7. Some of us are lucky enough to have rooms with doors we can shut and signs we can post on the doors that say “Do Not Disturb.” One writer I know takes the liberty of putting up black-out curtains, locking the doors, turning off the phones and not having the Internet up so that they are able to communicate with the outside world. Creating a cave-like effect so that you are immersed in another world all your own, quite literally, is one of the most humane ways to be a writer.
8. Another great conversation starter is telling people you are a writer and then forgetting your elevator pitch. This means you have to try to figure out how to explain your new book to the person sitting next to you and out comes the most ridiculous version of your story ever. Then you say “Well, you have to read it to understand.” Or you make some witty comment like “It’s a very unique story about aliens who are trapped in their own house and mankind is dependent on its existence from that one room.” When the person you have now abducted as your next sale has this look of bewilderment on their face – you know [sarcasm] you have got them. You whip out some paper and pen, write your Writer’s Website down on the paper and leave them with “You gotta read it. Your gonna love it.”
9. Writers tend to dress pretty conservatively because they don’t want to be seen, they want their books to be seen. They want their stories to exude all the flamboyance locked up inside them. Hats tend to be fun for some writers as an accessory, occasionally a leather jacket to be cool. Clothing will be earth tones, jeans and a shirt, a simple dress, playful skirt, and often a tote bag (tote bag is a must for workshops, seminars, critique groups, Open Mics, or carrying your recent novel to show others). While they are conservative, don’t be surprised if they get naughty with a pair of weird glasses, shoes, or a witty t-shirt spouting philosophy of a great writer.
10. Of course they have a blog. What writer does not have a blog in 2012? Why because you need to write articles to educate those new writers out there who need your expertise in becoming a writer. It also gives you a chance to lure in potential sales who will read your well crafted thoughts and think “OMG, I need to see what books they write, because I HAVE to buy this guys book. They are a genius! Where is the link on the website for their book, where is my credit card?”
11. God forbid the person at the party is not equipped with pens, paper or even be prepared to just write the references on their sleeve. Writers are going to give you at least ten books and/or movies that you HAVE to see because your life will change after having done so. Often they will of course include their own book in that list somewhere in this conversation and depending on their level of self-esteem it will be the first book or last book mentioned. Often they leave it out waiting for you to beg them to tell you about their book. Secretly we all thrive on someone asking us to tell them about our books and where they can rush out to buy it after they have left the evenings event. Maybe they will even buy it right there in front of you while you show them how to get it on their Ipad, Tablet or cell phone!!!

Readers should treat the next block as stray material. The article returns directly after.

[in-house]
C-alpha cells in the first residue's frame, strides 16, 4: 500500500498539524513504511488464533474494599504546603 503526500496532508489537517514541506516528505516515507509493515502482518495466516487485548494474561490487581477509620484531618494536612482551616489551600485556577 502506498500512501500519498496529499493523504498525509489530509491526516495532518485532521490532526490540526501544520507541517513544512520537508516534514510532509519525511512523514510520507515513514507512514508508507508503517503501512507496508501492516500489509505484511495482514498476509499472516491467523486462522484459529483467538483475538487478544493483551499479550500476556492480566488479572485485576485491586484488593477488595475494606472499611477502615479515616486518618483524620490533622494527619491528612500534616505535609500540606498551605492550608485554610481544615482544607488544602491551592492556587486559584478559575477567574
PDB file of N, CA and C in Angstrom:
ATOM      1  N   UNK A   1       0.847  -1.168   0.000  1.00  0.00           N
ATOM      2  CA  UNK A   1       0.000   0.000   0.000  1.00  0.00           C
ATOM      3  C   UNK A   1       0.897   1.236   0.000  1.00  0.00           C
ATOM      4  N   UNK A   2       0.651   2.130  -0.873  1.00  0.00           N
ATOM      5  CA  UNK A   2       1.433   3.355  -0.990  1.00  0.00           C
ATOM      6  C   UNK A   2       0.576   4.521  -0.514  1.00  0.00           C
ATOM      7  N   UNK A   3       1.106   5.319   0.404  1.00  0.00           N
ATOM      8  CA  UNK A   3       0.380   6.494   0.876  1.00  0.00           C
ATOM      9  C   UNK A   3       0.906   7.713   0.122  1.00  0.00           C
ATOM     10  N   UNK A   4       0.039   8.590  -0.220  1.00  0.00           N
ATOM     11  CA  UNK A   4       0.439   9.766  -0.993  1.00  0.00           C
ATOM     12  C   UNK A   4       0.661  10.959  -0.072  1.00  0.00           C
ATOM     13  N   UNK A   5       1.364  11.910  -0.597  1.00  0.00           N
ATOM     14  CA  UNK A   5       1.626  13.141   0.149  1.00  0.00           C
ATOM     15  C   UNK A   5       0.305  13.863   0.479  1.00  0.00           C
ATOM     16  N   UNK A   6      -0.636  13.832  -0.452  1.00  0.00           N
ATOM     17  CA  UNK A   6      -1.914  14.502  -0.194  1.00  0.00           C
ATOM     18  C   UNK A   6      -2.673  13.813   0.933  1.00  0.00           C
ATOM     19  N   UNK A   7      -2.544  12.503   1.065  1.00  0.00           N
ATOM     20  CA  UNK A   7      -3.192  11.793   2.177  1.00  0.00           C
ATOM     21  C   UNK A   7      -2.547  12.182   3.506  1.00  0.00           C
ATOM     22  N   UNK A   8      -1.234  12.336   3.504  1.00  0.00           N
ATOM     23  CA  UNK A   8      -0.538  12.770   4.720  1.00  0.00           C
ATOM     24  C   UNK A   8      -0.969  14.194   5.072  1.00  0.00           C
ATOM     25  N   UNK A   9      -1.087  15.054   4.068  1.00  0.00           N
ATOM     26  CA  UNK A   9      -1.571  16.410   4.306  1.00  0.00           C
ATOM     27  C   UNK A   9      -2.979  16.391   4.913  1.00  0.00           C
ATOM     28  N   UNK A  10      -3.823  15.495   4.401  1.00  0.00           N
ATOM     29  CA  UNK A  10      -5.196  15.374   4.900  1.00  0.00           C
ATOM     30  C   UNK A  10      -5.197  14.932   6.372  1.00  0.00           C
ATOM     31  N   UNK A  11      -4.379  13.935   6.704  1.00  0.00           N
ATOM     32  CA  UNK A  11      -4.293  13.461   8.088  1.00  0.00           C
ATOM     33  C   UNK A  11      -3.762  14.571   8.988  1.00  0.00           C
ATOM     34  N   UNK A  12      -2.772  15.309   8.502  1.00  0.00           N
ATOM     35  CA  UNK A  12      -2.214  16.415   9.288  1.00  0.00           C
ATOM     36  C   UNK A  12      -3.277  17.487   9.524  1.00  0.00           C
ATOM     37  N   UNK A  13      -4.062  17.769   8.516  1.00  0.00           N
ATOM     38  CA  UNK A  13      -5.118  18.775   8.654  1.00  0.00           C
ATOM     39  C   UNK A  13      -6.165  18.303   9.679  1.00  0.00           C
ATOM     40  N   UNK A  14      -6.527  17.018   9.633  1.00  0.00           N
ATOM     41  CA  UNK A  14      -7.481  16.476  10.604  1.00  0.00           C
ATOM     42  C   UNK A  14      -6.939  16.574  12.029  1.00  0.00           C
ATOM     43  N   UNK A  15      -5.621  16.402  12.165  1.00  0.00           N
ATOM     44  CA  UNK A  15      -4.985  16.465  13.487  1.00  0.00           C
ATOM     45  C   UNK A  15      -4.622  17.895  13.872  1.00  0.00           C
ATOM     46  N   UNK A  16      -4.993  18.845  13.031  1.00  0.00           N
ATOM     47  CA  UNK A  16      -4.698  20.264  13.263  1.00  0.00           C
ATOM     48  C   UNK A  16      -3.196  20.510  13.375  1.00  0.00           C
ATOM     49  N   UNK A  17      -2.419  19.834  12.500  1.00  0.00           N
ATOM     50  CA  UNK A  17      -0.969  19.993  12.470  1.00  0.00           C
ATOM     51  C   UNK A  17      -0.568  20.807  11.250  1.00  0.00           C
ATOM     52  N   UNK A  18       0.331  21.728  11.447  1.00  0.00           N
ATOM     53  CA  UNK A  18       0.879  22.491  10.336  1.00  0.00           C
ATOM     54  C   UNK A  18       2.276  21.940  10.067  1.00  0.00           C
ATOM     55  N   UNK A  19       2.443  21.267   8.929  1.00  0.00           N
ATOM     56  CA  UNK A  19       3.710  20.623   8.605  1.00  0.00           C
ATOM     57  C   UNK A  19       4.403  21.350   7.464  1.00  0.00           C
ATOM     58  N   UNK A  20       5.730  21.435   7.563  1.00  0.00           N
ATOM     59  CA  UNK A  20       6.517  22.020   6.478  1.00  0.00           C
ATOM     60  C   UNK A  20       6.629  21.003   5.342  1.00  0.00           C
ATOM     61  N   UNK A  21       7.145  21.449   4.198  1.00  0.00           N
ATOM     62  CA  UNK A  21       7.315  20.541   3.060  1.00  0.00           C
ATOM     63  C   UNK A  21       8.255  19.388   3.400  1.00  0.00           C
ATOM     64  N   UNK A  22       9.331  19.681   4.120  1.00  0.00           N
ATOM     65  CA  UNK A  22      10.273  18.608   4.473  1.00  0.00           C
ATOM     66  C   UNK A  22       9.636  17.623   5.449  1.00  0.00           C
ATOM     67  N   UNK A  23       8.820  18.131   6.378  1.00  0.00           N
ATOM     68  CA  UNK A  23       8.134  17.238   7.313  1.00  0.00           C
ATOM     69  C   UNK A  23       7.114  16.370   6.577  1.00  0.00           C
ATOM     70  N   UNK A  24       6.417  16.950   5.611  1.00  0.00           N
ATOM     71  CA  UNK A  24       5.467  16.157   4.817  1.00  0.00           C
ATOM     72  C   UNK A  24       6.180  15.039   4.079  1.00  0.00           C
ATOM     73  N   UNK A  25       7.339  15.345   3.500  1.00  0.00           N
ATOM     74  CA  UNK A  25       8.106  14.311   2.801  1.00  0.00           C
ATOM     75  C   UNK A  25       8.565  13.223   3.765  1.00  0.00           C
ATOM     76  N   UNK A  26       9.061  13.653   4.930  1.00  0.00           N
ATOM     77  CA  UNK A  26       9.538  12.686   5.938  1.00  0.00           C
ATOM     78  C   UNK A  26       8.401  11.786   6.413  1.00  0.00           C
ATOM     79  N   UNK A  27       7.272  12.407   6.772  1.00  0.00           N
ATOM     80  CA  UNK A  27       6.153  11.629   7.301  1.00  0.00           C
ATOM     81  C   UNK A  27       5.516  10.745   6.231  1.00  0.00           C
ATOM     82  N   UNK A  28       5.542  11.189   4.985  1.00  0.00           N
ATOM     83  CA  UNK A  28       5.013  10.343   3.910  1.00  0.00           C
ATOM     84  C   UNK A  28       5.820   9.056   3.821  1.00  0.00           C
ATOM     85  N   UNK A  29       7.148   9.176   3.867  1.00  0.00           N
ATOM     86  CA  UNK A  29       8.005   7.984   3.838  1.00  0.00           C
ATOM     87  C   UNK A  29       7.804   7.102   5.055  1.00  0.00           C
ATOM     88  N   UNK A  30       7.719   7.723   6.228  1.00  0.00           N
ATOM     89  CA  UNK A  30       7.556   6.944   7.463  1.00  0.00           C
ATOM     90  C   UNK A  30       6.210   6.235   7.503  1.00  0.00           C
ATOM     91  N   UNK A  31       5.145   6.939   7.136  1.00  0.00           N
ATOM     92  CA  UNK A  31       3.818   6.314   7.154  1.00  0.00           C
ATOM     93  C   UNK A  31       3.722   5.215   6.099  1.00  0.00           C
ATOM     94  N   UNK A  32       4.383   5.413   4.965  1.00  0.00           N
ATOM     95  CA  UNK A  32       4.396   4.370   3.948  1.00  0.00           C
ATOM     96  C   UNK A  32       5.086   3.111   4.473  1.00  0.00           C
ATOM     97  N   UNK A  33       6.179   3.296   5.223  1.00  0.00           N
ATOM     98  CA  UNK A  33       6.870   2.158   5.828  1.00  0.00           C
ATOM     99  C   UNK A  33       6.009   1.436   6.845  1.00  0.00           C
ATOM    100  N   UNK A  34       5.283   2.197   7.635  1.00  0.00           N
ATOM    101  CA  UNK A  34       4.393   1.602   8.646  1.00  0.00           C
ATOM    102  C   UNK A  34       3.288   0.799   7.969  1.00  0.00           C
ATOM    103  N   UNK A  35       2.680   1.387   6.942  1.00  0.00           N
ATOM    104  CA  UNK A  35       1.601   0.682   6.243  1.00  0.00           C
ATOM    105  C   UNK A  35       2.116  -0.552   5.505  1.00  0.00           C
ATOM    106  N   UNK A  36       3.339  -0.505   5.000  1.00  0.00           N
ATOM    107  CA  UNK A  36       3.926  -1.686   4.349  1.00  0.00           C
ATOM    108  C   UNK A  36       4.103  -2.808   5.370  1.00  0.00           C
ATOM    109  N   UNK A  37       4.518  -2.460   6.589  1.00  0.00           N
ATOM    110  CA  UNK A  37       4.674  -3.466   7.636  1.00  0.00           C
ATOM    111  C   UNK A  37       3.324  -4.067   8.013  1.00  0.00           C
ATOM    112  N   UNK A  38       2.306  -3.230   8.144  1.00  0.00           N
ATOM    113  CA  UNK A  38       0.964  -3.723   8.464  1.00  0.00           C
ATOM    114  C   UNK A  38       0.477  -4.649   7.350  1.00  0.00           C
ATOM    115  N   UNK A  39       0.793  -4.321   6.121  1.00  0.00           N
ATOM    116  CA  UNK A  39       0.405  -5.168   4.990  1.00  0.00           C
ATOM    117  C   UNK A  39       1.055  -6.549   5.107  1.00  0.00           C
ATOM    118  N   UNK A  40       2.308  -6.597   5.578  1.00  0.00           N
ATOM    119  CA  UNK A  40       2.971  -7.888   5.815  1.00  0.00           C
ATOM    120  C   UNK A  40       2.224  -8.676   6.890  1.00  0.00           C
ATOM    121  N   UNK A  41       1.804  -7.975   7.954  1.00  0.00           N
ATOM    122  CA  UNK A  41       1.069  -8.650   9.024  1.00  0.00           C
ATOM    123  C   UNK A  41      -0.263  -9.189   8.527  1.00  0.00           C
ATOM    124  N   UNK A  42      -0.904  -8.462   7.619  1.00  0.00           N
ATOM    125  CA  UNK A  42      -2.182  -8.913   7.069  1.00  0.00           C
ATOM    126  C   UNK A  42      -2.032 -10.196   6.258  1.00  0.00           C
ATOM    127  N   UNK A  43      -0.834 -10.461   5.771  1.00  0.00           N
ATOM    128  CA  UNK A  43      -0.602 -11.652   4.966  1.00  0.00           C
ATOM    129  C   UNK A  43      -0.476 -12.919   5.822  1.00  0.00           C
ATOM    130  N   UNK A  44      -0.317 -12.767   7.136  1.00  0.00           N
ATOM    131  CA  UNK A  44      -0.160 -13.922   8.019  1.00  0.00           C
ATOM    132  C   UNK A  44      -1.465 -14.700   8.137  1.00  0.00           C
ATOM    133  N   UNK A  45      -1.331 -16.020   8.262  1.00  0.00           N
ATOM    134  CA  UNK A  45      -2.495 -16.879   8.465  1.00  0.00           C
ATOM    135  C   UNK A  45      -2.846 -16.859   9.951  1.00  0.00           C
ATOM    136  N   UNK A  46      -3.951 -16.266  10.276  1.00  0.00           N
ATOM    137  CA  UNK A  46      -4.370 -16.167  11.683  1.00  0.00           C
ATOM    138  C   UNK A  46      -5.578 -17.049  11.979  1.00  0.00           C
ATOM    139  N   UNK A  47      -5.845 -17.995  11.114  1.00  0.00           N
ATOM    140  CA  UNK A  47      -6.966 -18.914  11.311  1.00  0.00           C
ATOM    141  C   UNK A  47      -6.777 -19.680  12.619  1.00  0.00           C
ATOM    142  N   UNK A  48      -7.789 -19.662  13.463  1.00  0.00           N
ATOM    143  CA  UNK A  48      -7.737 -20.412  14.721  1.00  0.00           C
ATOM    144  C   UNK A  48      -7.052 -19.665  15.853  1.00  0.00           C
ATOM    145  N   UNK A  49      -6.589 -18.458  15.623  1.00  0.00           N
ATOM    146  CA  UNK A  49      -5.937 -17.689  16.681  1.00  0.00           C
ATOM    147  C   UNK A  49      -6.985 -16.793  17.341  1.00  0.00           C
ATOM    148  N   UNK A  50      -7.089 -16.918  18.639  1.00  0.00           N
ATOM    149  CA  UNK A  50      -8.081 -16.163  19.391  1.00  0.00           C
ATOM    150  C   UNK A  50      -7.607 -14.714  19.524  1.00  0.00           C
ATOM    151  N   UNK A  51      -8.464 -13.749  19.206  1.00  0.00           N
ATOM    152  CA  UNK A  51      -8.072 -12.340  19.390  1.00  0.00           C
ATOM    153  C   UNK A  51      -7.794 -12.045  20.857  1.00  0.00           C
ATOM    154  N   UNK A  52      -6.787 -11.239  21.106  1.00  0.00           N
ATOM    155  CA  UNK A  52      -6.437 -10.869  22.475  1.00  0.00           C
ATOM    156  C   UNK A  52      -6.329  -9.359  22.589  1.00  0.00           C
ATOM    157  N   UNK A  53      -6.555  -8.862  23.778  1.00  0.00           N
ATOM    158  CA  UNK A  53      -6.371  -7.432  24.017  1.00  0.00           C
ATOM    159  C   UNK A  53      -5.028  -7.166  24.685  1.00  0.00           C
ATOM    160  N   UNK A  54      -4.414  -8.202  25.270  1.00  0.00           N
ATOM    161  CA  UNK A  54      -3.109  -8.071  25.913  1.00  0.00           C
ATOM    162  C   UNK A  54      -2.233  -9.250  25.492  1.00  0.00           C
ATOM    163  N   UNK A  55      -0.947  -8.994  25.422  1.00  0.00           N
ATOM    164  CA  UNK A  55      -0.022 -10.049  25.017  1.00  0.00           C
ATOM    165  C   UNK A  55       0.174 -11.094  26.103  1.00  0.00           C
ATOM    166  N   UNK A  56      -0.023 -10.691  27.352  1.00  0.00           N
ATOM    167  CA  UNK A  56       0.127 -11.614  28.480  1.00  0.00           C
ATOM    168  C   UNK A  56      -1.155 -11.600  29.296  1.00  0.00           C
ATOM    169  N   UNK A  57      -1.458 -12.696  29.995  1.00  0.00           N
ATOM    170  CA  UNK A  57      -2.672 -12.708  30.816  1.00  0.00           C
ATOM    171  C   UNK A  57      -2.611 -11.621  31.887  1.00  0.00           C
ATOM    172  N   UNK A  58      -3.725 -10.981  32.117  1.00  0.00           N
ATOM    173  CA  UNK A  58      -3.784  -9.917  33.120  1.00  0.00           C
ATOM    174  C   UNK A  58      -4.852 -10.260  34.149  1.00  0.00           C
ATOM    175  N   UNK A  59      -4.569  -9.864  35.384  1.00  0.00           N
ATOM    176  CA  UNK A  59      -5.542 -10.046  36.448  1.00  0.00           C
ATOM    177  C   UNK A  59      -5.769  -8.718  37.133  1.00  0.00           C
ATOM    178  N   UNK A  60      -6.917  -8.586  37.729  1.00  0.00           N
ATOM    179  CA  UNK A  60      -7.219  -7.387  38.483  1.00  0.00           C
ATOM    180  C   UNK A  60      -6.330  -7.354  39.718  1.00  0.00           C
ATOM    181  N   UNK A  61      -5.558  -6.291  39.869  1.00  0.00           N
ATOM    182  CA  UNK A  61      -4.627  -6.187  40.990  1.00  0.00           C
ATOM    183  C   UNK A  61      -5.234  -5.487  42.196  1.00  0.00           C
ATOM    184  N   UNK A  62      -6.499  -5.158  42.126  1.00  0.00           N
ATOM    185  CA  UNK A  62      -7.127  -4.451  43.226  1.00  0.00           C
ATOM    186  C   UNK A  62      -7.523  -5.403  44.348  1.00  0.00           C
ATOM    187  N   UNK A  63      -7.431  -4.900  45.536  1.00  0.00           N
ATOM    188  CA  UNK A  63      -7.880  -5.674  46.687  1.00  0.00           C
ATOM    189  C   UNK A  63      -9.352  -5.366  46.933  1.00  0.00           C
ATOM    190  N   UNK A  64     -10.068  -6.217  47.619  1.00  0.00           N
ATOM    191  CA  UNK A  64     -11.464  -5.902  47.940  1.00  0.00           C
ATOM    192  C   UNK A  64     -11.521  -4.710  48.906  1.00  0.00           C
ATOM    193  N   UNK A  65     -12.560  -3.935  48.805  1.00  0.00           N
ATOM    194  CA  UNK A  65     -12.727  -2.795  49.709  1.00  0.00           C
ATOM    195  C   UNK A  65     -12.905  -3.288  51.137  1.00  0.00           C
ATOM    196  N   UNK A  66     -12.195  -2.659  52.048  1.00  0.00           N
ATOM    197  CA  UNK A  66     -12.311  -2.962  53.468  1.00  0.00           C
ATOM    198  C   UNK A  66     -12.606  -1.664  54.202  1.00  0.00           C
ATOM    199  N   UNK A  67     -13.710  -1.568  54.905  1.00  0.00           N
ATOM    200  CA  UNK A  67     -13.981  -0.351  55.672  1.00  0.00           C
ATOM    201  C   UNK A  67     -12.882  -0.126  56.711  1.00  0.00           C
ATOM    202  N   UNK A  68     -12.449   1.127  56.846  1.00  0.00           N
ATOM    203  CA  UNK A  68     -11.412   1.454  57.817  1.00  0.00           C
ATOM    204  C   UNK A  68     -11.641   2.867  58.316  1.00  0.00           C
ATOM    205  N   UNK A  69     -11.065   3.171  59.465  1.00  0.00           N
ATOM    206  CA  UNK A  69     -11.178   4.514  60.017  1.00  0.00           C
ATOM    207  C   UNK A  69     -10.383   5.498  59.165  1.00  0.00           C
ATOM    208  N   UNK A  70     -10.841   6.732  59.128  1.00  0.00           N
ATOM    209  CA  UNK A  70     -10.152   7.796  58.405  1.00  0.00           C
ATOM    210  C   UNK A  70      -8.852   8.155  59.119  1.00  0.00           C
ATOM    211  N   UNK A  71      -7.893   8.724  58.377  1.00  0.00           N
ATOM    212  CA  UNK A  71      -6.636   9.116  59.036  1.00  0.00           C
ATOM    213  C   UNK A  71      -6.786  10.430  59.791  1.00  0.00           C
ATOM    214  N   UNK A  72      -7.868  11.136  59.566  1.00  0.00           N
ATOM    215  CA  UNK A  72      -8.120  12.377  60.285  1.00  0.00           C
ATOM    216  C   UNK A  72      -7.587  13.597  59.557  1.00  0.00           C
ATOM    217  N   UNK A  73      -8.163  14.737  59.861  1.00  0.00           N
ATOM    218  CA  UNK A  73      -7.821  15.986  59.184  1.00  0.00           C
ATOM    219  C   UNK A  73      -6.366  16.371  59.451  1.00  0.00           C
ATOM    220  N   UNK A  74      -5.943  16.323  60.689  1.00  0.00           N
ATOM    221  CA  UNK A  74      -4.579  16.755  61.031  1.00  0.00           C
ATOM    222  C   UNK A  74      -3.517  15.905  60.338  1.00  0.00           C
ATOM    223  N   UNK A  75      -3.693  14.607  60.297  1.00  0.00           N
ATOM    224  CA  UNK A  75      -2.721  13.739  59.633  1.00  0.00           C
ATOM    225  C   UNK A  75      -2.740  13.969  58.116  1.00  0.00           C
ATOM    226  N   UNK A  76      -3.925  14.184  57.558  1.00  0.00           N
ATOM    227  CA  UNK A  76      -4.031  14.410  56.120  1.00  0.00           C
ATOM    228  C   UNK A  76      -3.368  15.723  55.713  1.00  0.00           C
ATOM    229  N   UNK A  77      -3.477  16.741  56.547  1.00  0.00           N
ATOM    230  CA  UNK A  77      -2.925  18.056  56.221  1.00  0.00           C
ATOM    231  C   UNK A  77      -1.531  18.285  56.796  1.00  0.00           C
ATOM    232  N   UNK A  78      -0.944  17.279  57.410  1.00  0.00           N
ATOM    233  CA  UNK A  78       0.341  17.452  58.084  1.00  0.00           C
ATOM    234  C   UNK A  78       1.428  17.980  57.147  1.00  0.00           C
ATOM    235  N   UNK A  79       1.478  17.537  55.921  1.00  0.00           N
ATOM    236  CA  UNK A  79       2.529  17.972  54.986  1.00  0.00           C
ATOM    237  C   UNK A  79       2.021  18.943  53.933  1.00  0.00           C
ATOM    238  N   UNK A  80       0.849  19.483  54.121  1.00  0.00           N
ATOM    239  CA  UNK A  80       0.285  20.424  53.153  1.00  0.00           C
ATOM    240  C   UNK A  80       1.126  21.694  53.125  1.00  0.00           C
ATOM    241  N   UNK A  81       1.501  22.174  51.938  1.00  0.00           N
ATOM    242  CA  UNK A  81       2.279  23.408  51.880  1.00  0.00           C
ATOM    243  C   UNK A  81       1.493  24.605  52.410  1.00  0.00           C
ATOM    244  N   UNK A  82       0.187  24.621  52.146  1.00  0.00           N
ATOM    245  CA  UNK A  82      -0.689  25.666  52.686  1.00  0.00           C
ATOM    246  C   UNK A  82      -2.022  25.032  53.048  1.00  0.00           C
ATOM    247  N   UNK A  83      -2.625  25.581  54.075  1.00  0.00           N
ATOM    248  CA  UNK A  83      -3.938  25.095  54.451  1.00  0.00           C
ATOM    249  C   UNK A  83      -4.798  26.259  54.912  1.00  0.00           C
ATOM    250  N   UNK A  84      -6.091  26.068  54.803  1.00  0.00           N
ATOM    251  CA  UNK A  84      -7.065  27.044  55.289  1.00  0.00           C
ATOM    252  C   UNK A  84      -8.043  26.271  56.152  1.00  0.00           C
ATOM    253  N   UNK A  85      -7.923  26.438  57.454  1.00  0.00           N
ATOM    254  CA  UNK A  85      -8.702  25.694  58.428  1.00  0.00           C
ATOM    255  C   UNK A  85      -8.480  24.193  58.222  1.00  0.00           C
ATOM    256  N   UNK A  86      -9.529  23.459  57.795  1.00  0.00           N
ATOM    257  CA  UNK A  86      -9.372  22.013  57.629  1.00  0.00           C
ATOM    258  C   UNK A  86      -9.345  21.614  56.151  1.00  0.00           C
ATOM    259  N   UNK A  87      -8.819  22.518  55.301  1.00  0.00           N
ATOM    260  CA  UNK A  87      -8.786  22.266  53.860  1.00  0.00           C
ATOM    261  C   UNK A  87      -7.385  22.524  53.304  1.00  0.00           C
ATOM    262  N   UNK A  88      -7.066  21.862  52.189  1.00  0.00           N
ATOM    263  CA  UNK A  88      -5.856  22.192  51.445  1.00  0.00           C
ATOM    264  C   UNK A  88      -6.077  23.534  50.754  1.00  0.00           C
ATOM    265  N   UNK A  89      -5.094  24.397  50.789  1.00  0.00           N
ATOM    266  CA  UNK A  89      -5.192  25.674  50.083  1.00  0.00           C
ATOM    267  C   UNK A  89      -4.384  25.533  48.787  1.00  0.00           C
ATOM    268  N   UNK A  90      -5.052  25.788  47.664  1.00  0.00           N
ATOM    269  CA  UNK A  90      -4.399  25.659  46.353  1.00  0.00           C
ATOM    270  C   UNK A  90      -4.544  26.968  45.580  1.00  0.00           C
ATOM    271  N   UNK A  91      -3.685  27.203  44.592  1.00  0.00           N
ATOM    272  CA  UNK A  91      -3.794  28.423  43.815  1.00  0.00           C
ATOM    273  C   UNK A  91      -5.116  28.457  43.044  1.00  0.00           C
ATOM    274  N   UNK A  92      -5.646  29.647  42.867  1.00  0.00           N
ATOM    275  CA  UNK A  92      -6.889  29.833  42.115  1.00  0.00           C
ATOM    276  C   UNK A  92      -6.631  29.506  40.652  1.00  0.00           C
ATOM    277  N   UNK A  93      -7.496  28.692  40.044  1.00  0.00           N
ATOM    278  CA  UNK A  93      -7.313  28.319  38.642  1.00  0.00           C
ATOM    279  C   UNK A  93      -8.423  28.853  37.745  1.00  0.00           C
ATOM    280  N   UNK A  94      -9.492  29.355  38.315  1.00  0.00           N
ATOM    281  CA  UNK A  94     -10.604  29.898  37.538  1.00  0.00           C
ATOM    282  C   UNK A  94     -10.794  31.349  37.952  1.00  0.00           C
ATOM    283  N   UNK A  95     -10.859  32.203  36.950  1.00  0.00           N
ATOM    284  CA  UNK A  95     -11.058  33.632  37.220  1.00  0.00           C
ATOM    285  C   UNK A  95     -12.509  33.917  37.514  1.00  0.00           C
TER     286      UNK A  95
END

12. Writer who works during the day, while they are waiting on stardom, but is composing the next chapter of their book while on their lunch break, coffee break, or having a dull moment at work and need to shake things up. This might involve uncontrolled laughing, as they write their comedic blog post. The writer might suddenly forget they are at work and snap at someone who walks in their cubicle, while they are in the middle of a very important scene. Trying to ask questions to their colleagues like “What do you call those poems that have people’s names spelled out where each line is the letter of their name?” and their colleague looks at them and says “I don’t know,” and then the writer remembers that their colleague shops for purses on their lunch breaks.
13. Musicians hear songs in their head, writers hear their characters talking to them and telling them the storylines. Sometimes it can be all the characters together acting out the story for them as they are on long drives.
That’s all I can think of for the moment. Do you recognize your writer friend, lover, spouse, mom/dad, etc… etc… on here? Oh, we are not crazy, Geez! We just want to be loved for our writing.